It's not easy being a moderate in Washington these days, and new research by PPI helps to explain why.
In The "Centrist Premium": The High Cost of Moderation, PPI Senior Fellow Anne Kim dives into Federal Election Commission data to compare campaign spending by moderate and liberal candidates for the House of Representatives. She emerges with a startling conclusion: Moderate Democrats in 2010 (and their opponents) spent more than twice as much on their campaigns than their counterparts in liberal districts. The ratio rises to nearly 4-1 if you factor in "independent" spending by outside groups.
The "centrist premium" partly reflects the reality that moderate swing districts are by definition more competitive than districts that tilt strongly liberal (as in the cities) or conservative (as in outer suburbs and rural areas). Parties and special interests are reluctant to invest heavily on long-shot bids to unseat incumbents safely ensconsed in gerrymandered districts. But Kim also finds that comparatively "safe" moderates still spent more than liberal incumbents in holding their seats by similar margins.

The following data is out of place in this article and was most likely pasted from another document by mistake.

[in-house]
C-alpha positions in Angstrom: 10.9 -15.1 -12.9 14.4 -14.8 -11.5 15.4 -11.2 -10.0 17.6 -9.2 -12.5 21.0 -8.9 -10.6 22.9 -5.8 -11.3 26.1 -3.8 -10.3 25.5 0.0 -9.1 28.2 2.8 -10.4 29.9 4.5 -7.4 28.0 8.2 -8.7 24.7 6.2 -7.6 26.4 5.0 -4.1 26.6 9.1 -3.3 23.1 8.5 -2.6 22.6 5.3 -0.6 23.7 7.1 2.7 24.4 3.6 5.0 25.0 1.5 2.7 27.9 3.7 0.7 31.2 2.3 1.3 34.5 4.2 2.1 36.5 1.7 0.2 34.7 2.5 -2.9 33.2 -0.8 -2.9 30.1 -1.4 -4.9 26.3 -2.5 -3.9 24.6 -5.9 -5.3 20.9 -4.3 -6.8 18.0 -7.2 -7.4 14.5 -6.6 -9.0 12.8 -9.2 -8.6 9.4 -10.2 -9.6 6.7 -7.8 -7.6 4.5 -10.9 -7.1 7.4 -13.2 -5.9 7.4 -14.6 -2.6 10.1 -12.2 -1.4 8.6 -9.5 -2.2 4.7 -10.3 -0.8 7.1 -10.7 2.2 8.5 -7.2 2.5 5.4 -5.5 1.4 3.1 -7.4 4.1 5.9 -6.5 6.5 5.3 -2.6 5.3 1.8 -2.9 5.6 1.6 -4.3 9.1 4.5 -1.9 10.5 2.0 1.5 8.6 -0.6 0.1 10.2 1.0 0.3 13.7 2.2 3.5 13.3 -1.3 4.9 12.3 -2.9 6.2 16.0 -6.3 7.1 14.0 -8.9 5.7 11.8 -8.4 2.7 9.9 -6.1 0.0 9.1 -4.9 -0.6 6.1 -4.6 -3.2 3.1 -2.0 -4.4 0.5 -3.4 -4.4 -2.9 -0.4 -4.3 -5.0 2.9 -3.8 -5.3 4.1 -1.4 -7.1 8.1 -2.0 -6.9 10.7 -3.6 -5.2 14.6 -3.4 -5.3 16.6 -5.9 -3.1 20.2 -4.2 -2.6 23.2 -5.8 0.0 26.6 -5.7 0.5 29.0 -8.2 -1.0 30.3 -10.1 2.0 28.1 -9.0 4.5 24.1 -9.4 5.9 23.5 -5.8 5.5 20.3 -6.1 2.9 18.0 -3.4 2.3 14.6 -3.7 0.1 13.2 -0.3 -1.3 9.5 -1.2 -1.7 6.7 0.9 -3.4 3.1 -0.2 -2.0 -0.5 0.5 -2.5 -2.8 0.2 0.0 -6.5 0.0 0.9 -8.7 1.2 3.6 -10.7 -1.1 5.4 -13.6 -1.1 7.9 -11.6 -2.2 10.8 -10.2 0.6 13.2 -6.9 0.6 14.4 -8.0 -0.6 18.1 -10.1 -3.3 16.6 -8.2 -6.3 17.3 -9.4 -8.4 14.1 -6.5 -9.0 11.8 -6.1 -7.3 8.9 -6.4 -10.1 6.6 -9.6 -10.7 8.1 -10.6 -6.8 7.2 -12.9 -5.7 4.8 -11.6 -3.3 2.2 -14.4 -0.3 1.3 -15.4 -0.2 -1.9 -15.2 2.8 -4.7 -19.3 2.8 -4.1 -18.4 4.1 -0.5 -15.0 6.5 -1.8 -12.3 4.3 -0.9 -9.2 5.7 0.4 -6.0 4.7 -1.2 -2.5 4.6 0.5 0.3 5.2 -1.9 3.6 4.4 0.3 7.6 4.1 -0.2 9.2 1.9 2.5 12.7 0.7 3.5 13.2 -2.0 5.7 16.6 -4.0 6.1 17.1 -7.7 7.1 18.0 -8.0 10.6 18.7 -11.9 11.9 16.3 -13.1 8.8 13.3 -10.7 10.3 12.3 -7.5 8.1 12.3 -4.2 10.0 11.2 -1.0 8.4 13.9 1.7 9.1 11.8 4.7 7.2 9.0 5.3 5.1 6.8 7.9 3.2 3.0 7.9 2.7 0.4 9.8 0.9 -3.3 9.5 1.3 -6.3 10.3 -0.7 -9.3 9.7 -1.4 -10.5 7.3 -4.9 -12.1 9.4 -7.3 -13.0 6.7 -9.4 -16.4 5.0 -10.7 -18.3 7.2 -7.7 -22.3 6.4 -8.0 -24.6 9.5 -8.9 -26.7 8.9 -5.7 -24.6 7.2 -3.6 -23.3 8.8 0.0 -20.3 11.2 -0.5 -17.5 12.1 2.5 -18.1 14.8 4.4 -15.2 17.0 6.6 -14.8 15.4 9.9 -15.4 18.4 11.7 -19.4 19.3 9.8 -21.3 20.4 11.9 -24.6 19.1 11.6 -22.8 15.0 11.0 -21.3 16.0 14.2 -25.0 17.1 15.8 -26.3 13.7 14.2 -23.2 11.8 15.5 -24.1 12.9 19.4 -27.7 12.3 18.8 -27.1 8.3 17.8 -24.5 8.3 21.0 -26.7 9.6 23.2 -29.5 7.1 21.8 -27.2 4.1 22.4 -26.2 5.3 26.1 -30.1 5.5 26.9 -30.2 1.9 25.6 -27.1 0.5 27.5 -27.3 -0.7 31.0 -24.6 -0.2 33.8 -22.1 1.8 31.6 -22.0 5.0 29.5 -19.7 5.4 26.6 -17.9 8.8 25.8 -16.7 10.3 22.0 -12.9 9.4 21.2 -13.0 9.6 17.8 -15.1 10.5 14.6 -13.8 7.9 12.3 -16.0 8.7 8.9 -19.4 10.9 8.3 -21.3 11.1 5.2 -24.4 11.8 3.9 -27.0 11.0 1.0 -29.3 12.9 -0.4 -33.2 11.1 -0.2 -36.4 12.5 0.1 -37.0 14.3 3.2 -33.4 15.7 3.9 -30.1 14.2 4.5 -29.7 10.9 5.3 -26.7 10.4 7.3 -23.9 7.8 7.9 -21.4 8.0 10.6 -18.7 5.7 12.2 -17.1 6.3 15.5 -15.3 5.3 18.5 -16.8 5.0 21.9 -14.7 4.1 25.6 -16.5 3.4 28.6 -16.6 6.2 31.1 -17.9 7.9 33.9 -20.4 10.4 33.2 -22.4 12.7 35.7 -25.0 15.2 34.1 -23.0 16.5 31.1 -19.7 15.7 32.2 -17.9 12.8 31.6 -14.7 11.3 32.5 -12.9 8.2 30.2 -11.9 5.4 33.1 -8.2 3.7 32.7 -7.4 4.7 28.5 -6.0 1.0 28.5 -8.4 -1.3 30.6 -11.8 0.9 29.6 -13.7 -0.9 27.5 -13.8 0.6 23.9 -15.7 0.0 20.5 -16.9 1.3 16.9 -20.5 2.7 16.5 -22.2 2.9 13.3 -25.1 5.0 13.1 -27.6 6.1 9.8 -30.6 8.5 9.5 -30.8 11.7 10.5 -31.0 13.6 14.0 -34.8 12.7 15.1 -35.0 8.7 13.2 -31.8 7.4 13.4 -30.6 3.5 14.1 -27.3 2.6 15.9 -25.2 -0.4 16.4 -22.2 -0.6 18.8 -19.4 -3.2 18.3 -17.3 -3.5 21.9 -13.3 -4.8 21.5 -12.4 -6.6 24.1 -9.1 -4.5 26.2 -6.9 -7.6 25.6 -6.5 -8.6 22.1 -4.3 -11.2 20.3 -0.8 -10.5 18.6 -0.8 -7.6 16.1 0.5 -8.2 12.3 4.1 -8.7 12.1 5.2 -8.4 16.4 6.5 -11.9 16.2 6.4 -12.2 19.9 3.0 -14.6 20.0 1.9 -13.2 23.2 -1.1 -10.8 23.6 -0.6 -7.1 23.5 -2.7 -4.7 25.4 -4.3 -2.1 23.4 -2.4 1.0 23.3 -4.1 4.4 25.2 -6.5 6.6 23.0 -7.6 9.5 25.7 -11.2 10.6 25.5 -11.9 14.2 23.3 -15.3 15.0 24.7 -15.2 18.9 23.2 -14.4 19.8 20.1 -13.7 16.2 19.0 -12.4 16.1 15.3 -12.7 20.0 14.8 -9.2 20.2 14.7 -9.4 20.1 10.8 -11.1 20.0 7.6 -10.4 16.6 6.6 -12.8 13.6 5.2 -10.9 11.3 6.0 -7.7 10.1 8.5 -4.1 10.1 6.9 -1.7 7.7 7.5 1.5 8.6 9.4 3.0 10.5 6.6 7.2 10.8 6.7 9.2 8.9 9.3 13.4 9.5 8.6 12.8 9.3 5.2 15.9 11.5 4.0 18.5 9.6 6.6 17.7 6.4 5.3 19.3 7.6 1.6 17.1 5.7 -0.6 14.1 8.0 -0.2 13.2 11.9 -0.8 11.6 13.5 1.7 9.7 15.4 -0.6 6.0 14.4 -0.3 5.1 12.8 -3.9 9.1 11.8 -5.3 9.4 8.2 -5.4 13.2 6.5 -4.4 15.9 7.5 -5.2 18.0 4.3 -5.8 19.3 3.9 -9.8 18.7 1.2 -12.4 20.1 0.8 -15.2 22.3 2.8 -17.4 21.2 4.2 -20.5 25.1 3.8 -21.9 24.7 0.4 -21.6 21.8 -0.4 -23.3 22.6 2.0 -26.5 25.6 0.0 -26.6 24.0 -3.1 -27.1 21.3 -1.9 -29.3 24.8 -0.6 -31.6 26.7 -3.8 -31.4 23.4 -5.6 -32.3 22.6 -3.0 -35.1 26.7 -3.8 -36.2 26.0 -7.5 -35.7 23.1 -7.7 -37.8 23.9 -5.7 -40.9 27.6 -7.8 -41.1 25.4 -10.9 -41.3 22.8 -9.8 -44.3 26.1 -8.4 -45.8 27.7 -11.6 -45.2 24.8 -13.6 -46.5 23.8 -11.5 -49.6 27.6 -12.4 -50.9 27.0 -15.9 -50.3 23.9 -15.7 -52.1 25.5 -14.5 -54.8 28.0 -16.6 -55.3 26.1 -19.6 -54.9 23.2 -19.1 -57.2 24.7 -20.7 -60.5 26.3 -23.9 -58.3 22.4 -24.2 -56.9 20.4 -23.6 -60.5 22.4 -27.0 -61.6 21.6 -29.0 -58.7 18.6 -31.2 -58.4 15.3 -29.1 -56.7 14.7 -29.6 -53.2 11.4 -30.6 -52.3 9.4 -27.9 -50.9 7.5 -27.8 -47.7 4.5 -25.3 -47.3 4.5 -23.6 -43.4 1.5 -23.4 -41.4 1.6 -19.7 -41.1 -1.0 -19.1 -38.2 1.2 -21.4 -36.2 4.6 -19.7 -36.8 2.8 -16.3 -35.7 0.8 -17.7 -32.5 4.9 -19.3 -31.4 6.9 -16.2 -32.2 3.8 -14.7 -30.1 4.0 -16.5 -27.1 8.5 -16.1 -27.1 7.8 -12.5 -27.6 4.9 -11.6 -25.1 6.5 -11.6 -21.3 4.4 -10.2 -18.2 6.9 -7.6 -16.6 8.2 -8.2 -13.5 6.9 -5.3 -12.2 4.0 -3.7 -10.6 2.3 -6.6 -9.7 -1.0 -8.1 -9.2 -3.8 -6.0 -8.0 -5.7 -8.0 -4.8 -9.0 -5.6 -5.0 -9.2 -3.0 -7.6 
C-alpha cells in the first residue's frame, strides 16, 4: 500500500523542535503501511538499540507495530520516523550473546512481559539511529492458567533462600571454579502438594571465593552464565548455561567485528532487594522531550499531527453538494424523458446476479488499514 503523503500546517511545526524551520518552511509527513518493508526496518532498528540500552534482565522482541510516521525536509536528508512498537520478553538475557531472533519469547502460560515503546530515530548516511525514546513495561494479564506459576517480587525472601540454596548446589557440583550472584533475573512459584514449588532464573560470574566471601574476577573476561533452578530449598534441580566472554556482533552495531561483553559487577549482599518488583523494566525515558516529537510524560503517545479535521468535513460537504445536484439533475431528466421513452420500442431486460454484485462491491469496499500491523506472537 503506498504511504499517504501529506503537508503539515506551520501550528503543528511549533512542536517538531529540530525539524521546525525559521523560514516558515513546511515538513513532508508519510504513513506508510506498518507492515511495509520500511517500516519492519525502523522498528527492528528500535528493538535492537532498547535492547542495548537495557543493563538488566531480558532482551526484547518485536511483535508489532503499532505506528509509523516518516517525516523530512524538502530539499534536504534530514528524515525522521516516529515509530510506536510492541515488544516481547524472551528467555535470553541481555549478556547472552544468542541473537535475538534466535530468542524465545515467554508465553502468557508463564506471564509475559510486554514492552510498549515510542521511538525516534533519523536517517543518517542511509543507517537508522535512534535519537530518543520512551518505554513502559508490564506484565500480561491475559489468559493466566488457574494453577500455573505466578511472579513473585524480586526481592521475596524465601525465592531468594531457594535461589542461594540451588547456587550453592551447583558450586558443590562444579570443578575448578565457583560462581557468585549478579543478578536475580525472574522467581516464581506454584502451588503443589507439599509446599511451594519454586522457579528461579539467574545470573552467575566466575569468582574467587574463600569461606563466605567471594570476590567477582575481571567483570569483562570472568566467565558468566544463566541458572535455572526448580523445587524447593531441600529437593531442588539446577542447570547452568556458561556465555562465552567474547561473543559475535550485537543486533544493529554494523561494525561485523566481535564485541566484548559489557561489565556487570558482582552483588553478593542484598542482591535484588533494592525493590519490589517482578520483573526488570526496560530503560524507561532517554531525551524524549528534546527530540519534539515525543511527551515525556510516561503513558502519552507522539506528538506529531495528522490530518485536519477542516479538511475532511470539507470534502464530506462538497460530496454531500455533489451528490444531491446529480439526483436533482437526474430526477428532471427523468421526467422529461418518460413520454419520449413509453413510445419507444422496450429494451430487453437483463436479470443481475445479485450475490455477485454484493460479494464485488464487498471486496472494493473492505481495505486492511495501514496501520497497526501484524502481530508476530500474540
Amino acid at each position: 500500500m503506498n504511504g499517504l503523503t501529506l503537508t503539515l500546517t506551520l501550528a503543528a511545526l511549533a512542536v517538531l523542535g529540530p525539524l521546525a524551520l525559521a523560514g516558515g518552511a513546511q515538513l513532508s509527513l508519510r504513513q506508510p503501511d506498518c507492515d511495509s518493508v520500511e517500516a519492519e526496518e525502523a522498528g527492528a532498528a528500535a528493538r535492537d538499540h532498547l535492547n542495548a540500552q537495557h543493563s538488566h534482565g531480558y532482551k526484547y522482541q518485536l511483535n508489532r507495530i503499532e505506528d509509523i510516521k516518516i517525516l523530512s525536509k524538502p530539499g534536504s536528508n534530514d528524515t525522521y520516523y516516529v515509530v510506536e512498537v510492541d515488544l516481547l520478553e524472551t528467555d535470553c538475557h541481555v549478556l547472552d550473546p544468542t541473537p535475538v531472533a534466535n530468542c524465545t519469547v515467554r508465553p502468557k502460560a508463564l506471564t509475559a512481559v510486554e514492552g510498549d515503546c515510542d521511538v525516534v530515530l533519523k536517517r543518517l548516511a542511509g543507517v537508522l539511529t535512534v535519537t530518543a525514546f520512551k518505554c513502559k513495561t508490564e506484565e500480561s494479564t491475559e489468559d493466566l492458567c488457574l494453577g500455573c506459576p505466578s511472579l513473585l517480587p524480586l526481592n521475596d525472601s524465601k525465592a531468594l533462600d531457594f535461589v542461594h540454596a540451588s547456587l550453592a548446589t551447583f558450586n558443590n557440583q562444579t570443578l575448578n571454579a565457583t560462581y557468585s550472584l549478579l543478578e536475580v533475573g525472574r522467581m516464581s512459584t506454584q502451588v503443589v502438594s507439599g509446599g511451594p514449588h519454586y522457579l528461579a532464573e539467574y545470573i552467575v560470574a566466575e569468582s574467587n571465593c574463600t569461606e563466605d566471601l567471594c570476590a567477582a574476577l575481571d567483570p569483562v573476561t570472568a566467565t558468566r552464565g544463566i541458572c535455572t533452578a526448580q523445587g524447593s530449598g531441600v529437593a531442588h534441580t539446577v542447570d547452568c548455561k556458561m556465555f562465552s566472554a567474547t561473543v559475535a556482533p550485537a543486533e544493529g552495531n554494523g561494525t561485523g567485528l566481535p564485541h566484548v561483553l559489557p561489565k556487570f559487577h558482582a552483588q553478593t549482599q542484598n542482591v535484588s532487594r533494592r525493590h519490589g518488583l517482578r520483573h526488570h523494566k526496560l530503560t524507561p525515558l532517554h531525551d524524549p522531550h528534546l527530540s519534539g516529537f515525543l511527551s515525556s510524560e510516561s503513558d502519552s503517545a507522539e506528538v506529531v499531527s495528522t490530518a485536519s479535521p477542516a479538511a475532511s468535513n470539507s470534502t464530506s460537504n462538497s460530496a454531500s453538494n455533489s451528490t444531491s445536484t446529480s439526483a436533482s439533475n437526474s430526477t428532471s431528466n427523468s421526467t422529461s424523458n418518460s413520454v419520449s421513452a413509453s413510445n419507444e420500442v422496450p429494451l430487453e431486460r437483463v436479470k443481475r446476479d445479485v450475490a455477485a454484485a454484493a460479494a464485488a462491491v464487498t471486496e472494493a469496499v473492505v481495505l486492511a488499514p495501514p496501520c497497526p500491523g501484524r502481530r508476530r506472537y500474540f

Kim's report underscores how the way we finance congressional races combines with gerrymandering to create a structural bias against moderation in national politics. The effective disenfranchisement of millions of mainstream voters that results helps to explain the mounting public anger—"explosive" in the words of pollster Stan Greenberg—toward Washington.